26 March 2004

Theory-Theory and pain

I don't know much about the theory-theory/mind-reading literature, but this study seems pretty interesting.

From: SCIENCE VOL 303 20 FEBRUARY 2004 (p.1121)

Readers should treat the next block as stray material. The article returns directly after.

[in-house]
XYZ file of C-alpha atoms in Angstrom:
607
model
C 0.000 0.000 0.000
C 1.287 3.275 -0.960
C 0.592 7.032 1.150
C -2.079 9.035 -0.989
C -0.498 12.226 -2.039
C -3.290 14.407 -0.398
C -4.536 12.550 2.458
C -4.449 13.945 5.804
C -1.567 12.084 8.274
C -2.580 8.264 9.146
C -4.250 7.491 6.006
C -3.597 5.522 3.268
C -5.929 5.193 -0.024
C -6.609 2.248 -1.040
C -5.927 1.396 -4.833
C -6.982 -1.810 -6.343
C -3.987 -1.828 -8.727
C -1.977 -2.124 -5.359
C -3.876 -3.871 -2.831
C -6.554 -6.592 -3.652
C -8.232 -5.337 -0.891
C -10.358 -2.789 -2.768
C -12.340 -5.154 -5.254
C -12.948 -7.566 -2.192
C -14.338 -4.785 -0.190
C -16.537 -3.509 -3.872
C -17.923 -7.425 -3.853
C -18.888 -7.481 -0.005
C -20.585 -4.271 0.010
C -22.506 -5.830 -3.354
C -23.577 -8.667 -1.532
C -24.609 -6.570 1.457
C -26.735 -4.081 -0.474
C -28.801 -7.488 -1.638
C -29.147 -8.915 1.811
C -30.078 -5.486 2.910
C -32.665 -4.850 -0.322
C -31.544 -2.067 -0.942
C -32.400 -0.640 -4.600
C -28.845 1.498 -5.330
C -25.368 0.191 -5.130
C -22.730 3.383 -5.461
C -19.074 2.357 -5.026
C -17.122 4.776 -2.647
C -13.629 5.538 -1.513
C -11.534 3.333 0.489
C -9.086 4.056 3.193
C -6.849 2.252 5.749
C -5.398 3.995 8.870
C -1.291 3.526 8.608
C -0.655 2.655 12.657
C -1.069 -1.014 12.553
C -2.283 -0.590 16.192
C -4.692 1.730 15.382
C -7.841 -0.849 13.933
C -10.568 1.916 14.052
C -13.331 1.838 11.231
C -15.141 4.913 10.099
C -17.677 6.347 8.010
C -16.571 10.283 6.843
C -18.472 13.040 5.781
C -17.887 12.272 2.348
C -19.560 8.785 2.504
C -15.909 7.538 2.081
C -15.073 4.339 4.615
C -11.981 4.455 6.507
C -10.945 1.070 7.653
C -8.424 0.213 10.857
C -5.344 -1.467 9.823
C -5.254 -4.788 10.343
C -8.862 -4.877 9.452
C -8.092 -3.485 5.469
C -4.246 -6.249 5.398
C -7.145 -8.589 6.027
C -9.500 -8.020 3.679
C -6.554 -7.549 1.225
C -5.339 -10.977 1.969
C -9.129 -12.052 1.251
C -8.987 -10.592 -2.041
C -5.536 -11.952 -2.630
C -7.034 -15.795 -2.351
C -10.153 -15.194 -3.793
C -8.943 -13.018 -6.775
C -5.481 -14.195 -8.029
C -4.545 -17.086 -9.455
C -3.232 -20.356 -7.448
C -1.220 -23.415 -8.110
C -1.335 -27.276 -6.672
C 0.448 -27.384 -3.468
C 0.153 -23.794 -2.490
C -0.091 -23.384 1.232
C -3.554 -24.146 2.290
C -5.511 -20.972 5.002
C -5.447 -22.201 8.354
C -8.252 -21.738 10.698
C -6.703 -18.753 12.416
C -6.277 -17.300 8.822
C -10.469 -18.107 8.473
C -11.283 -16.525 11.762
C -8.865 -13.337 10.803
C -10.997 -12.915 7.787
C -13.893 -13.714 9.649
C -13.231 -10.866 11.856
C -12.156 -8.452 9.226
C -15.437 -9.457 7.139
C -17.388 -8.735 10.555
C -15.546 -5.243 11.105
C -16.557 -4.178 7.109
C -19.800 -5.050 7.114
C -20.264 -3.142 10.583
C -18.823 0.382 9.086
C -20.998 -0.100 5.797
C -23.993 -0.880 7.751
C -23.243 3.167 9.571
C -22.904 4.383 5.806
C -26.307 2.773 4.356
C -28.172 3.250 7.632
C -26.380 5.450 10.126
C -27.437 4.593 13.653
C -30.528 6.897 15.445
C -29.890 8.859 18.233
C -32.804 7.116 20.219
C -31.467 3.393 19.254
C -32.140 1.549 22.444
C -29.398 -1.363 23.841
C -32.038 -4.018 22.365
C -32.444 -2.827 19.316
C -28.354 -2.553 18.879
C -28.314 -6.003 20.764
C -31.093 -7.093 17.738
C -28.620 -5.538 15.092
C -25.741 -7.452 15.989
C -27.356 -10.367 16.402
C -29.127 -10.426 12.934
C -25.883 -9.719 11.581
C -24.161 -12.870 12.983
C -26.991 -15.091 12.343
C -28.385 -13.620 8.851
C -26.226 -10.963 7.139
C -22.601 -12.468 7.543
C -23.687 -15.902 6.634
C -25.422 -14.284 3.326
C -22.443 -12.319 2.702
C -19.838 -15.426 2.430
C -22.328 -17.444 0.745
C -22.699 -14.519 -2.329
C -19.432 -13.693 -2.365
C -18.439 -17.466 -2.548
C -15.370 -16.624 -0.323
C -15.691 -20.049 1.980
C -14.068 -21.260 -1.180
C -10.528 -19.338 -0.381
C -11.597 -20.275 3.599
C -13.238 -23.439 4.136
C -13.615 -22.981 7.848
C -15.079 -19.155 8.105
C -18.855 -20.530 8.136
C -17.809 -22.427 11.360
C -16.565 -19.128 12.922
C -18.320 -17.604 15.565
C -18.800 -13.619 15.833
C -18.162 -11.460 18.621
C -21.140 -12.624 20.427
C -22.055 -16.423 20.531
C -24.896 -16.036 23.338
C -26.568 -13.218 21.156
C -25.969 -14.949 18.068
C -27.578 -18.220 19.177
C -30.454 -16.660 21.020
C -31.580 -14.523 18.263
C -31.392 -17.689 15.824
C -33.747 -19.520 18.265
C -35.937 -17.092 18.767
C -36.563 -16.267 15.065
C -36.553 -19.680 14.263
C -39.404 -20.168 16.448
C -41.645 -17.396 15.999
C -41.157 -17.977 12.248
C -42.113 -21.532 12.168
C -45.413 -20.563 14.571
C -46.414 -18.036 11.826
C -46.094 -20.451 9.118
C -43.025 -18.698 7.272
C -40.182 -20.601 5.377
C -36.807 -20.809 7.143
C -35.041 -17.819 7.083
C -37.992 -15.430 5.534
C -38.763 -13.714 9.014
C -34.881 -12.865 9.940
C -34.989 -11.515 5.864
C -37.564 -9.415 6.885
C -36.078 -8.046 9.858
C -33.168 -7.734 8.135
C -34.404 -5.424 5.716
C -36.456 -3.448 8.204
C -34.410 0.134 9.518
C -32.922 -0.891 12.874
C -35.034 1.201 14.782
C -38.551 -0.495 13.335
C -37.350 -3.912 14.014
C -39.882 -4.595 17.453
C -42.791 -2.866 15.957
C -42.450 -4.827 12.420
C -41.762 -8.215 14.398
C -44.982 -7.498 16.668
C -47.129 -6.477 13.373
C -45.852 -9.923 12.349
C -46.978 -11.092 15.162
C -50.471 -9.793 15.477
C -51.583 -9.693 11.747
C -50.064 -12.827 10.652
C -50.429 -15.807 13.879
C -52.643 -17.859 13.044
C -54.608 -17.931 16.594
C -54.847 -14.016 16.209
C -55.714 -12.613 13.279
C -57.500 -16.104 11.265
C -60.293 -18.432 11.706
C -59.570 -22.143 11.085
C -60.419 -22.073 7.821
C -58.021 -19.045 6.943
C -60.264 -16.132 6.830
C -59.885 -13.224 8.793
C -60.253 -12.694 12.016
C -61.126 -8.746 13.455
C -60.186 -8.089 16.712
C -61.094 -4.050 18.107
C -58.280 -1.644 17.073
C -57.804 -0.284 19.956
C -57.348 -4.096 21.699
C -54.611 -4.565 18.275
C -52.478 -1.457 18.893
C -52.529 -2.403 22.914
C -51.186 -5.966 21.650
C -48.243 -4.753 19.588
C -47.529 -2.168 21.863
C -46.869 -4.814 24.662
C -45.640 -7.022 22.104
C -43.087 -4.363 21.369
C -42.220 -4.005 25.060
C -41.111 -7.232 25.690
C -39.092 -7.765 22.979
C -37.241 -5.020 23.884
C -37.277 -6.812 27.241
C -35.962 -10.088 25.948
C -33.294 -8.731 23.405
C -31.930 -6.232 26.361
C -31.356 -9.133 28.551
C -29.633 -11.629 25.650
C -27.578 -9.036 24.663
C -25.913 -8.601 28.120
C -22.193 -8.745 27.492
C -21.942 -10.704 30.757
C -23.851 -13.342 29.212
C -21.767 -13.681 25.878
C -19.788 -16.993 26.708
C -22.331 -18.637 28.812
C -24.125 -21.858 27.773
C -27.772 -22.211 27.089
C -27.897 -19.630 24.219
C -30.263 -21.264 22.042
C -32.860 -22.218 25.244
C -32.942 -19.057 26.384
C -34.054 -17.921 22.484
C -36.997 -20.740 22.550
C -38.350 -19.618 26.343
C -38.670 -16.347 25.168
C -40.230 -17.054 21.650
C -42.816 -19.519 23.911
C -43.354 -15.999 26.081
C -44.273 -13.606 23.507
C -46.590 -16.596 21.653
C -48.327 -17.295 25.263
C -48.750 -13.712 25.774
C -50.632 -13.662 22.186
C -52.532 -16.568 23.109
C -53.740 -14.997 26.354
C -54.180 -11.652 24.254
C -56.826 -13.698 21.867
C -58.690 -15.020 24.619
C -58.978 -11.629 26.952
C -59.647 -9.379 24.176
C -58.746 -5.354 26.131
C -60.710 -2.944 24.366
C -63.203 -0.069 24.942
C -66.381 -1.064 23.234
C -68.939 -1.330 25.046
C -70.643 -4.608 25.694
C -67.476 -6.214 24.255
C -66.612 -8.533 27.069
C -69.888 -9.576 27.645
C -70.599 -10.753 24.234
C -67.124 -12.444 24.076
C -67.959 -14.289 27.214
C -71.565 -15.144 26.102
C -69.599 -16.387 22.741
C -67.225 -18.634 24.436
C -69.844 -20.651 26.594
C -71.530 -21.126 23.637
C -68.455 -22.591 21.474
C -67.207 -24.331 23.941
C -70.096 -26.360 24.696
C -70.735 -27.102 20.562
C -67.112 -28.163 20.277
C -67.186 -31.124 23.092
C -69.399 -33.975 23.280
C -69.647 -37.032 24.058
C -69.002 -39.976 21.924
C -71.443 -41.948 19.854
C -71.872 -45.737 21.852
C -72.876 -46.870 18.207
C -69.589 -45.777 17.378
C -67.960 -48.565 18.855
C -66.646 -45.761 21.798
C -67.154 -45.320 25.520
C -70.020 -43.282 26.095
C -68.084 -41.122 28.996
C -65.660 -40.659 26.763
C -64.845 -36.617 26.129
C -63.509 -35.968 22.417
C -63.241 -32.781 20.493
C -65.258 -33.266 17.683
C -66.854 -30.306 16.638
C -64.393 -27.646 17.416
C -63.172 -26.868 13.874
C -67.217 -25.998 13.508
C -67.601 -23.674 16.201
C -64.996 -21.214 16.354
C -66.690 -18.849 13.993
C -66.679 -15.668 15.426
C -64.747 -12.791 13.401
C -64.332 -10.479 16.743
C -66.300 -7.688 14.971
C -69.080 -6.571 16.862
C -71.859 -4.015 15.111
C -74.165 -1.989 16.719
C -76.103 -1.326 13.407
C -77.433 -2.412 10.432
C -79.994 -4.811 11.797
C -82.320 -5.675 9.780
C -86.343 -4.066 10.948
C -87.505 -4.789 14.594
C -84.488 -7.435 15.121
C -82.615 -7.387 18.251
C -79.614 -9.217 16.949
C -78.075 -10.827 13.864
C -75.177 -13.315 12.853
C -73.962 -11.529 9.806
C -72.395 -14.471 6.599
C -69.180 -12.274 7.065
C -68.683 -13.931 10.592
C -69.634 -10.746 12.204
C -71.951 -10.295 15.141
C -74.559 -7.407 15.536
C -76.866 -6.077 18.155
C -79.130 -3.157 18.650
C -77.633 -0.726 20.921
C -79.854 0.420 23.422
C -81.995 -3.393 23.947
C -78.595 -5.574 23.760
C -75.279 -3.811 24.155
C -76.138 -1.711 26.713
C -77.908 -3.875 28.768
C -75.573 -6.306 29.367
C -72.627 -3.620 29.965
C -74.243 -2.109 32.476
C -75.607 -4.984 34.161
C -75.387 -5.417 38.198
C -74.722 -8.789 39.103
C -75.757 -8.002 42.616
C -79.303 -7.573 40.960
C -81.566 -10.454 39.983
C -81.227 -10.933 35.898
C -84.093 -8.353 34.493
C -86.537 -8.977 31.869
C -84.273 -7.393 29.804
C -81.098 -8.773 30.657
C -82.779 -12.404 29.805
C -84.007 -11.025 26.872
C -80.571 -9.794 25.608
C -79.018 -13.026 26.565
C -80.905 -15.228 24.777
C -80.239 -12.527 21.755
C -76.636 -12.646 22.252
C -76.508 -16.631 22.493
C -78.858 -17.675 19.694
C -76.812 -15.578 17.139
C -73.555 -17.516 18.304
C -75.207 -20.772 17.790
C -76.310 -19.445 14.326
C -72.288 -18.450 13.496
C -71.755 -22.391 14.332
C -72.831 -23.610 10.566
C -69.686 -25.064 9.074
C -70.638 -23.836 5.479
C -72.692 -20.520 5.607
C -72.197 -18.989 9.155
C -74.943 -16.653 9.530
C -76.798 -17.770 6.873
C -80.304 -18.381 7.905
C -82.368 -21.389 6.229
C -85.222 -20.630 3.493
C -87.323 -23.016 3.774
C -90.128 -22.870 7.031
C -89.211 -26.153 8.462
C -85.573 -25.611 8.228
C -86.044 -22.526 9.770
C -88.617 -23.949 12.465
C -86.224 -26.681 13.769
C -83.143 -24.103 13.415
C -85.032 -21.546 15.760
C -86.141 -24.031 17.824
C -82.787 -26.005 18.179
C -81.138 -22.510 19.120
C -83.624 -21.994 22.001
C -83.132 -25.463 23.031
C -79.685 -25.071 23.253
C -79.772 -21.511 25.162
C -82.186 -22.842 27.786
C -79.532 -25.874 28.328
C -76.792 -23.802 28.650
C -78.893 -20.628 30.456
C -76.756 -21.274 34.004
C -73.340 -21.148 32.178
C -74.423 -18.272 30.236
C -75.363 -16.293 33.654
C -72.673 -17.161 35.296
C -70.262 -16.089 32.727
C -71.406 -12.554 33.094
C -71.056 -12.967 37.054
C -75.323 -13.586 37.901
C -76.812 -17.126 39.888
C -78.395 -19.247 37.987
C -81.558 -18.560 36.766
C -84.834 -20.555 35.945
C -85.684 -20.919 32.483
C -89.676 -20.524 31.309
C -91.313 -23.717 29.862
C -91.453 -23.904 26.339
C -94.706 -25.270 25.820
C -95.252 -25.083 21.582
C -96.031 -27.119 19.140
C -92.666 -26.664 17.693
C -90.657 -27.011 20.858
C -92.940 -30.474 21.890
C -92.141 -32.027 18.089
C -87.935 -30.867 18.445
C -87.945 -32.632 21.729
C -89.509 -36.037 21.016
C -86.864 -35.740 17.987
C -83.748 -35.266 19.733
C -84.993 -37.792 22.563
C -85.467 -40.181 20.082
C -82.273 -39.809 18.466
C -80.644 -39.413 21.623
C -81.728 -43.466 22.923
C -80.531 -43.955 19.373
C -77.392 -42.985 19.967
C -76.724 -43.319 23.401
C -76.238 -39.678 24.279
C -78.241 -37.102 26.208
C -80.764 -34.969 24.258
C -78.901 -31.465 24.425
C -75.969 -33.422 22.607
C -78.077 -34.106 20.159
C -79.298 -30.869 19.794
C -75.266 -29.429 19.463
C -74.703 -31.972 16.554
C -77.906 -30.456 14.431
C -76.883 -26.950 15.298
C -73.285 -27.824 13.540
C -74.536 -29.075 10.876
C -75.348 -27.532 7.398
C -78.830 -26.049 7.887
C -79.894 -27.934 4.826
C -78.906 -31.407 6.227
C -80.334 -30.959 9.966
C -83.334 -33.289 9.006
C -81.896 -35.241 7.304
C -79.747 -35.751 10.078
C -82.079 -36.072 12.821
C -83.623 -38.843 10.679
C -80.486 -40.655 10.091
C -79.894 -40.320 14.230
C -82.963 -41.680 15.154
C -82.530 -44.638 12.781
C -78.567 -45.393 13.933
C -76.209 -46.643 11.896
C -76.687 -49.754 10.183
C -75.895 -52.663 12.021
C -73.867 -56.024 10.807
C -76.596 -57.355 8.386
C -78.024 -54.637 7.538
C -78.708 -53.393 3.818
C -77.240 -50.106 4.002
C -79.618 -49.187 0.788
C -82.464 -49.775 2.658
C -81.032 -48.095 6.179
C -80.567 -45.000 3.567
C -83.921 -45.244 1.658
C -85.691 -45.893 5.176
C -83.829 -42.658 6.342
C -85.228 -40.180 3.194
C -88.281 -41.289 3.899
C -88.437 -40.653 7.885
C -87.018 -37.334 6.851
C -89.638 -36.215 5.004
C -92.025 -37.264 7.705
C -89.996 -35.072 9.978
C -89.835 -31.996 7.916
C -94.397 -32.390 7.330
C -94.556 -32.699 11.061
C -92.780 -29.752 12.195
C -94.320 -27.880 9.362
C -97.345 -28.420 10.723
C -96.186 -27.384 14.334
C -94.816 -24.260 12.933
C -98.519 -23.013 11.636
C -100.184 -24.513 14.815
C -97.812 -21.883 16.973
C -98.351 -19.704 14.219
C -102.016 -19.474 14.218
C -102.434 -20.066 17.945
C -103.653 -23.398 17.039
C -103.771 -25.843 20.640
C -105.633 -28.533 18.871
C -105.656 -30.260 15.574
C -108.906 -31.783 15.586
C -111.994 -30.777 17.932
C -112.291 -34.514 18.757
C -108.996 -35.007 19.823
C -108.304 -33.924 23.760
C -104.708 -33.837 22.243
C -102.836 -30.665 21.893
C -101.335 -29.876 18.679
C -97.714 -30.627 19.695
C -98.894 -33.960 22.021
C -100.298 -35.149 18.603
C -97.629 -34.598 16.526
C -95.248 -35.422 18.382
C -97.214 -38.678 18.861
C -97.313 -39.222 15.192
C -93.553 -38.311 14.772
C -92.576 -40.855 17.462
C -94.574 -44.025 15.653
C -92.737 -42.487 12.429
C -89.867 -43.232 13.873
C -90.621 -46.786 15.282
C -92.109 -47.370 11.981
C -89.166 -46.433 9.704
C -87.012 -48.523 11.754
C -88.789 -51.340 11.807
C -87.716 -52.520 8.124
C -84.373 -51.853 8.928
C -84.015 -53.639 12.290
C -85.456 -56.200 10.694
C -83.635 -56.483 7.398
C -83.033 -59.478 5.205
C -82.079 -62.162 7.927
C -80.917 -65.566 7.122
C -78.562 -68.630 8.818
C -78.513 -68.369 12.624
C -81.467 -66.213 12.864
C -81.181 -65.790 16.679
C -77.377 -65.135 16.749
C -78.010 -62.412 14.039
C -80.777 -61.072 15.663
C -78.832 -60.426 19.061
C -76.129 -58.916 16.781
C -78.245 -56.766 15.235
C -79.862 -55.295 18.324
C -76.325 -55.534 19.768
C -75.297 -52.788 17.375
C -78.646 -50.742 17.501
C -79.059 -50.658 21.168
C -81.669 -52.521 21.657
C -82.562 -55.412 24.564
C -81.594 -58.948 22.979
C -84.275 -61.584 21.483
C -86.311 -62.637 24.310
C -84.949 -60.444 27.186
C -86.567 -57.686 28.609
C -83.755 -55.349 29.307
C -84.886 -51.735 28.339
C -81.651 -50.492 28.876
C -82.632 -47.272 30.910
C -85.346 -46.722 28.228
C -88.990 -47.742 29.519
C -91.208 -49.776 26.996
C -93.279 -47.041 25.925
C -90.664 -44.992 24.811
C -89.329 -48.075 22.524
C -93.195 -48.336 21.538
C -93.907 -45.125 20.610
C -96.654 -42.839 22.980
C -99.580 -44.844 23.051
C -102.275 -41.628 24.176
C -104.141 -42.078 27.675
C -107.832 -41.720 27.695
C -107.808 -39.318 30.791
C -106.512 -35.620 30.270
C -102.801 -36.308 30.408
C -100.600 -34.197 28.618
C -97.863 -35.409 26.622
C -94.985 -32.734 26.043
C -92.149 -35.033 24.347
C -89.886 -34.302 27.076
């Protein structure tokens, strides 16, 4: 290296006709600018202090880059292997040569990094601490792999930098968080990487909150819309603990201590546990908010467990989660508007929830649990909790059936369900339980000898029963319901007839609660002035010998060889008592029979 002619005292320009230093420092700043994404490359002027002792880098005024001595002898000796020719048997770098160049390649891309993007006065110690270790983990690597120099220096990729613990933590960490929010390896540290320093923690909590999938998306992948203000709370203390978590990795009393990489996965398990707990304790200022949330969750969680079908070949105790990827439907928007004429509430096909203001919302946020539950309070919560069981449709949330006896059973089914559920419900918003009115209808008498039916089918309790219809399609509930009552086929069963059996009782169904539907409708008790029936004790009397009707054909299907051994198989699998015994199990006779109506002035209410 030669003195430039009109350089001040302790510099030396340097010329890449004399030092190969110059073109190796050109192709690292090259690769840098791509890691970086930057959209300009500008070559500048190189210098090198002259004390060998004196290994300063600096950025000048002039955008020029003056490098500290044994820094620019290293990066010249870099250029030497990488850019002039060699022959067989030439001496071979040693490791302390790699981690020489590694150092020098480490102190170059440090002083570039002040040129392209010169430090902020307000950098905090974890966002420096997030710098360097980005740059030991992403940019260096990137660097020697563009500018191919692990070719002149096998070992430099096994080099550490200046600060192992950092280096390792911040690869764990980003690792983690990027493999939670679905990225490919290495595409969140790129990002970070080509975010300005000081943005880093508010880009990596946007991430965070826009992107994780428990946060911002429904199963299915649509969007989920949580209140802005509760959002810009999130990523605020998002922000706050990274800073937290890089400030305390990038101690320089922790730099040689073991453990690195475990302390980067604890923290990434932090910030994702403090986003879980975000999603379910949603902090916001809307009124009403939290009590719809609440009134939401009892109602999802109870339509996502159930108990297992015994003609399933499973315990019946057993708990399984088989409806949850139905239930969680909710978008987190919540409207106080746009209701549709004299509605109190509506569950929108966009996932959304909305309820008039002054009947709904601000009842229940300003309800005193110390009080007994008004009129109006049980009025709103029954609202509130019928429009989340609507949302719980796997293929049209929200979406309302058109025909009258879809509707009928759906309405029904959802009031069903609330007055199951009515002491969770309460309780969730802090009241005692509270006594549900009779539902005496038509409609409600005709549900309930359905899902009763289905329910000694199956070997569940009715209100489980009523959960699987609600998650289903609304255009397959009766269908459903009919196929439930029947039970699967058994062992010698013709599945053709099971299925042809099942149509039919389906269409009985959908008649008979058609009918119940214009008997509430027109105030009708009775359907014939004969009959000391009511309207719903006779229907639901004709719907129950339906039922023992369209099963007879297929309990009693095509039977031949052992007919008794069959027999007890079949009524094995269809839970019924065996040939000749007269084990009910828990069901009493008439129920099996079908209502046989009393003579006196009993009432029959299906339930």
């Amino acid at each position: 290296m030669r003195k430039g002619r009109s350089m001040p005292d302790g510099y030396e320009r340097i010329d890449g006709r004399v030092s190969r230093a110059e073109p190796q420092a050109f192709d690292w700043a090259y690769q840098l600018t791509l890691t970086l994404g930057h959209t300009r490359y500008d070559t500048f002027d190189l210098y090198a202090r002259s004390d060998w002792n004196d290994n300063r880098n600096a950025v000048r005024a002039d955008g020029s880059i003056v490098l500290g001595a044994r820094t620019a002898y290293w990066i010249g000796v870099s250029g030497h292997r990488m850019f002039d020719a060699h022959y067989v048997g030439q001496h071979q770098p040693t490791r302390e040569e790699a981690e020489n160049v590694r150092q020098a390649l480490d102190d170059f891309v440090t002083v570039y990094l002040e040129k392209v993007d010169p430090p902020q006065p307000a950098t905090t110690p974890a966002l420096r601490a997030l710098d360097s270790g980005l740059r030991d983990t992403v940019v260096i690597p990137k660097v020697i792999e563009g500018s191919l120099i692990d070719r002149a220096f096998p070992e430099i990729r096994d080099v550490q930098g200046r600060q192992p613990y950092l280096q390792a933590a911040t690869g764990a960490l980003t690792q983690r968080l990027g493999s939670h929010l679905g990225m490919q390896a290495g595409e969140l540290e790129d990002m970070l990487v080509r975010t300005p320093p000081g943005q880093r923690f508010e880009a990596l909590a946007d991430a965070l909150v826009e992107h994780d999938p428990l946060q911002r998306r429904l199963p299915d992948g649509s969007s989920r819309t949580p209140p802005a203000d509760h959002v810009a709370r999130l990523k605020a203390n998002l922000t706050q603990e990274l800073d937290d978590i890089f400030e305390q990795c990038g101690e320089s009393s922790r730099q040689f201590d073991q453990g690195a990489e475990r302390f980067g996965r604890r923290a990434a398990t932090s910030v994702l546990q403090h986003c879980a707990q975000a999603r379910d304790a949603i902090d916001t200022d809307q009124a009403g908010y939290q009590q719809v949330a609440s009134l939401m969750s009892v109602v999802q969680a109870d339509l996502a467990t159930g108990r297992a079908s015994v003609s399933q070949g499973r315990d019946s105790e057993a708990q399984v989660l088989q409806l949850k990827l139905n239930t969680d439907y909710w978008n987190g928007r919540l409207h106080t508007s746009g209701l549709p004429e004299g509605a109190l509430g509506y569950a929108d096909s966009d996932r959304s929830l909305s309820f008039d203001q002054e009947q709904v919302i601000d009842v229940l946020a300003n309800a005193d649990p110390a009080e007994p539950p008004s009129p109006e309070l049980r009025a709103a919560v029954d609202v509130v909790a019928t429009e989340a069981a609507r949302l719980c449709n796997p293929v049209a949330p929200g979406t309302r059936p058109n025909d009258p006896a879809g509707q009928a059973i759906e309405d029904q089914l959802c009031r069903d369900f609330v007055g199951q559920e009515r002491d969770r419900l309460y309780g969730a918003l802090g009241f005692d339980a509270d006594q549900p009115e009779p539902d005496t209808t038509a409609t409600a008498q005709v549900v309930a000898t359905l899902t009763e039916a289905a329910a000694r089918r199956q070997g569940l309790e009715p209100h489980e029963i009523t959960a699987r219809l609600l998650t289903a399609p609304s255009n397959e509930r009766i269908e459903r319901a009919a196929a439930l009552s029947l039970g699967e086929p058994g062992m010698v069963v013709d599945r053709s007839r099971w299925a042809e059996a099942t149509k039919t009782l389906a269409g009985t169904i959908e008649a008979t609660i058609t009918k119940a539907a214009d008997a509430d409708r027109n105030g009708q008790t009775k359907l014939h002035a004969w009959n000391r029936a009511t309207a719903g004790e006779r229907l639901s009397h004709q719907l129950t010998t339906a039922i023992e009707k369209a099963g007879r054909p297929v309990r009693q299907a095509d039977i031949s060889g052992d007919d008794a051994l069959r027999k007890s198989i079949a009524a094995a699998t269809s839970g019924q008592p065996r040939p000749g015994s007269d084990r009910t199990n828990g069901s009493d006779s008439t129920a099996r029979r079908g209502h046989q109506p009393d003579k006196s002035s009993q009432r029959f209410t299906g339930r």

Researcher Tania Singer of the Institute of Neurology at University College London, U.K., and her team set up an experiment using 16 couples who were romantically involved and presumed to be acutely sensitive to each other’s pain. Keeping both partners in the same room, they put the female in a magnetic resonance imaging machine and watched her brain while a 1-second electric shock was delivered to the back of either her hand or her partner’s. She could not see his face but could see from an indicator which one of them was going to be zapped and whether it would be a weak shock or a sharp, stinging one. When the woman received sharp shocks, well-known pain regions in the limbic system were activated, including the anterior cingulate cortex, the insula (which is involved in relaying information from the cortex), the thalamus, and the somatosensory cortices, which relay the physical nature and location of the pain. Many of the same regions were activated in subjects when their partners got the painful shock. But empathy alone failed to activate the somatosensory cortices, for instance. The fact that the same affective brain areas respond to both experienced and imagined pain, claims Singer, is the root of empathy